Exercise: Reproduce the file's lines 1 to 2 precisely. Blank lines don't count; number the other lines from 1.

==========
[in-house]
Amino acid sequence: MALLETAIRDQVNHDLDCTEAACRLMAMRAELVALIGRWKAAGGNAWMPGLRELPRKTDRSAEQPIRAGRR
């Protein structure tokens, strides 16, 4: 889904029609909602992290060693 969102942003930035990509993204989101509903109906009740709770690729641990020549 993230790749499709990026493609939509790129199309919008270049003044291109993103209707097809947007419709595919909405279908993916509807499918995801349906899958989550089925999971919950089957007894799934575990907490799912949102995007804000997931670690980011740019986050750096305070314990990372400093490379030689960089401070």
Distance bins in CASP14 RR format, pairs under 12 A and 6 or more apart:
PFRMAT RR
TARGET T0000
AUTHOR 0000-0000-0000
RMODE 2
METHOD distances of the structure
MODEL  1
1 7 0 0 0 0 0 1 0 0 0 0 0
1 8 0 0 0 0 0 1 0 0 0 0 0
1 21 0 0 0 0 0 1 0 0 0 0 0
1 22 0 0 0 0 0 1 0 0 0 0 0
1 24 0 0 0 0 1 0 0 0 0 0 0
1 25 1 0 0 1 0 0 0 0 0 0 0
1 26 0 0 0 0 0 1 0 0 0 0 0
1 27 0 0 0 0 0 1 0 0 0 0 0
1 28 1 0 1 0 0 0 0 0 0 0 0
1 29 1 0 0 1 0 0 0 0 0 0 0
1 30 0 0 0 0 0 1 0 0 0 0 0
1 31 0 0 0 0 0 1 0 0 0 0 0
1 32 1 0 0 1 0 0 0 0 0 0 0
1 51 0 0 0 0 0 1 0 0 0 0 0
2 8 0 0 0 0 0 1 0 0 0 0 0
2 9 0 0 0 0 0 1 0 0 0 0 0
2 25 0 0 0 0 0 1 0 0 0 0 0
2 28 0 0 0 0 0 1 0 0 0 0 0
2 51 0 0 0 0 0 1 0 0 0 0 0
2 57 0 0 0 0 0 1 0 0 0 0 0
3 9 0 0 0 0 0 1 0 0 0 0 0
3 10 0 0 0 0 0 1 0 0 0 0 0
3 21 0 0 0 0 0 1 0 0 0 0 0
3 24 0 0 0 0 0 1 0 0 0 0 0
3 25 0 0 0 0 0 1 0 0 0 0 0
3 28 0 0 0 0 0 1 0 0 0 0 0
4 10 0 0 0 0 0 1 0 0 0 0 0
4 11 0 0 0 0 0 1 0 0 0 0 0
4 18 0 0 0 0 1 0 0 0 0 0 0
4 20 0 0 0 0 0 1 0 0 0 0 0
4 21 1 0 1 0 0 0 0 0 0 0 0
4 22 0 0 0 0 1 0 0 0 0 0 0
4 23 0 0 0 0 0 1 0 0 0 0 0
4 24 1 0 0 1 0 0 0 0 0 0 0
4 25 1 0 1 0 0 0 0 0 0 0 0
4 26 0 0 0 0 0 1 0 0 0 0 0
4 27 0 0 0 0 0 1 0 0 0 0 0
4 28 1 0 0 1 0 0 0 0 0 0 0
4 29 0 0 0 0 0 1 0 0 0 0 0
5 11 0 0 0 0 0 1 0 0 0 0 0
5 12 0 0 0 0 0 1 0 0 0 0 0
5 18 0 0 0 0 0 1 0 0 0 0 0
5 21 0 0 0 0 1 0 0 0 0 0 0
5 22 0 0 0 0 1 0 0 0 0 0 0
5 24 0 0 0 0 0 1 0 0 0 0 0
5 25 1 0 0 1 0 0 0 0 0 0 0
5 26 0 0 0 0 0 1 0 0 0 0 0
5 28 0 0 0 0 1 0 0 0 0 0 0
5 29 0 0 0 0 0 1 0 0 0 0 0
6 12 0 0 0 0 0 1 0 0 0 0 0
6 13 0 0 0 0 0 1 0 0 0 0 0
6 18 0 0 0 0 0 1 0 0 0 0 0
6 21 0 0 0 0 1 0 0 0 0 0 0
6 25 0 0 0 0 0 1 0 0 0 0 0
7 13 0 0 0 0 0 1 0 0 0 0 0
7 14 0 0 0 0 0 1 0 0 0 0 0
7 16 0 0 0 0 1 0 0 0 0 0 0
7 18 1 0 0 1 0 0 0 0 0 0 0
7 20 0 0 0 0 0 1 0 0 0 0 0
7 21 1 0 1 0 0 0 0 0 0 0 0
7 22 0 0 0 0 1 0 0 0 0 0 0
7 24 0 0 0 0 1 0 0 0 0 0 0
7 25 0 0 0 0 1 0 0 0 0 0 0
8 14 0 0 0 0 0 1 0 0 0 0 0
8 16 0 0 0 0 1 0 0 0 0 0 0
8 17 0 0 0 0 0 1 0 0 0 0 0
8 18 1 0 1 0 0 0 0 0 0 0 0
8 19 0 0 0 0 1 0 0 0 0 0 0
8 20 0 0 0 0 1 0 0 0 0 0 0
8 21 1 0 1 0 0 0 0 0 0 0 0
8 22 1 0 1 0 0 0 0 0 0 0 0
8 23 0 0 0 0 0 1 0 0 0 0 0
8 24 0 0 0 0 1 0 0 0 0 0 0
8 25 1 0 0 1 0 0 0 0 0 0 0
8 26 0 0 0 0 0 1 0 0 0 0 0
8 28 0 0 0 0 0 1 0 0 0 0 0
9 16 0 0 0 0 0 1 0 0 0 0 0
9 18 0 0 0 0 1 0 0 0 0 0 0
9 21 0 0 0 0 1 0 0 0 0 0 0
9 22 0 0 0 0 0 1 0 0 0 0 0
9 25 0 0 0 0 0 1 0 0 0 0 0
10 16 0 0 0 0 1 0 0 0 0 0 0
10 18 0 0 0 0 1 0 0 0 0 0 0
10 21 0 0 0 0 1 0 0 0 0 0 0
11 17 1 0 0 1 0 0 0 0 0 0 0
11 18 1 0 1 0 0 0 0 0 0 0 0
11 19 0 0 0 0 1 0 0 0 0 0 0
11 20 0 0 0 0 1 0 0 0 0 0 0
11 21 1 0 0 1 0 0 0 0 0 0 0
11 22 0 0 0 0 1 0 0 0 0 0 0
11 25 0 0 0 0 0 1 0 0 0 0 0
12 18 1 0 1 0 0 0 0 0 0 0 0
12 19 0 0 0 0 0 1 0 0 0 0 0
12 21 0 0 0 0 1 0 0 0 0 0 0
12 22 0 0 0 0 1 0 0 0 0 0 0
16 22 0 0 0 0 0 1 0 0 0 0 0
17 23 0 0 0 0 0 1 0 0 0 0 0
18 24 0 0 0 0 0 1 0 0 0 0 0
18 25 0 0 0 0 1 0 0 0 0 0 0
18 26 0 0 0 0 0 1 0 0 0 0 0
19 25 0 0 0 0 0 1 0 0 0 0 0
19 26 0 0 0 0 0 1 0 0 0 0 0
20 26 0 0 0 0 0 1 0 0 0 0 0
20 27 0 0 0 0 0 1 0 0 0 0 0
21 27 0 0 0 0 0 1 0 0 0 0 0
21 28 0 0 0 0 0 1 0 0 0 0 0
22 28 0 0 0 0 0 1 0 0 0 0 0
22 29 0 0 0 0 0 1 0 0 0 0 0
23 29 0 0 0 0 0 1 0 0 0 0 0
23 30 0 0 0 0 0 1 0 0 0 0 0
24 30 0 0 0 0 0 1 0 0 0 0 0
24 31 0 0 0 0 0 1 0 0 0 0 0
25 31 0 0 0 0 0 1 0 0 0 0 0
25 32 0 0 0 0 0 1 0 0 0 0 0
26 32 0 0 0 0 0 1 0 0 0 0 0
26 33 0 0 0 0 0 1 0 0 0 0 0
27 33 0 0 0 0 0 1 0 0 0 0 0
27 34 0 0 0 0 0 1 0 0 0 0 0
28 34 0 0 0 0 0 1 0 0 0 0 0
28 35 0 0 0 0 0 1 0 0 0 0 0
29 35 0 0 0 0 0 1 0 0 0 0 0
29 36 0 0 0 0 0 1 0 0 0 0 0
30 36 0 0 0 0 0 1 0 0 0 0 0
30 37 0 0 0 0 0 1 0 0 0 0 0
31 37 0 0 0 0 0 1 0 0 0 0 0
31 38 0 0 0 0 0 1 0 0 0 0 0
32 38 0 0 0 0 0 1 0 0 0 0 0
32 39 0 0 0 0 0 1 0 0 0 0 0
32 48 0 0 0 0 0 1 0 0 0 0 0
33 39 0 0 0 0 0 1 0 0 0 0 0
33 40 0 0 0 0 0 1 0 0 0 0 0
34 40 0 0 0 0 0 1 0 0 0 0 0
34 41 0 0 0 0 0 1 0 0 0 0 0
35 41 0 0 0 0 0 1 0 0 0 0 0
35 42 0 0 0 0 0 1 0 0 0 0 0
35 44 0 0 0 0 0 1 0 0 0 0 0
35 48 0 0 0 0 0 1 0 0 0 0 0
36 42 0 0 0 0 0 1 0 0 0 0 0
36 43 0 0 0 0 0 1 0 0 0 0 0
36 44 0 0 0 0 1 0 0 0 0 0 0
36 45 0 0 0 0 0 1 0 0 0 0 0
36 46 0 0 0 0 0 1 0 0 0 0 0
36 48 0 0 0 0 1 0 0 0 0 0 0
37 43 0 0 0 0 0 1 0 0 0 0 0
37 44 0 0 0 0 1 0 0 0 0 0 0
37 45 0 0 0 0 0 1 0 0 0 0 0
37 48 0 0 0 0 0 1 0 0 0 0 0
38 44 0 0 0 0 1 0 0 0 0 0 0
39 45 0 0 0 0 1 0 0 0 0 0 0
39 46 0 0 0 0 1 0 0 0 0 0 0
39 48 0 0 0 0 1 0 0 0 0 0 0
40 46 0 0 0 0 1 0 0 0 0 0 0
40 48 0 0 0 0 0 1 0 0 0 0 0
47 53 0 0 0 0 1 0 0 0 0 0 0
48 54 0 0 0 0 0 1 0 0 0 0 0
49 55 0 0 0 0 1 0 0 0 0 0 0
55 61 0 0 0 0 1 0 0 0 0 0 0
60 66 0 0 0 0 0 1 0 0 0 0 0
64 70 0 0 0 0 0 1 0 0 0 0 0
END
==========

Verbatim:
[in-house]
Amino acid sequence: MALLETAIRDQVNHDLDCTEAACRLMAMRAELVALIGRWKAAGGNAWMPGLRELPRKTDRSAEQPIRAGRR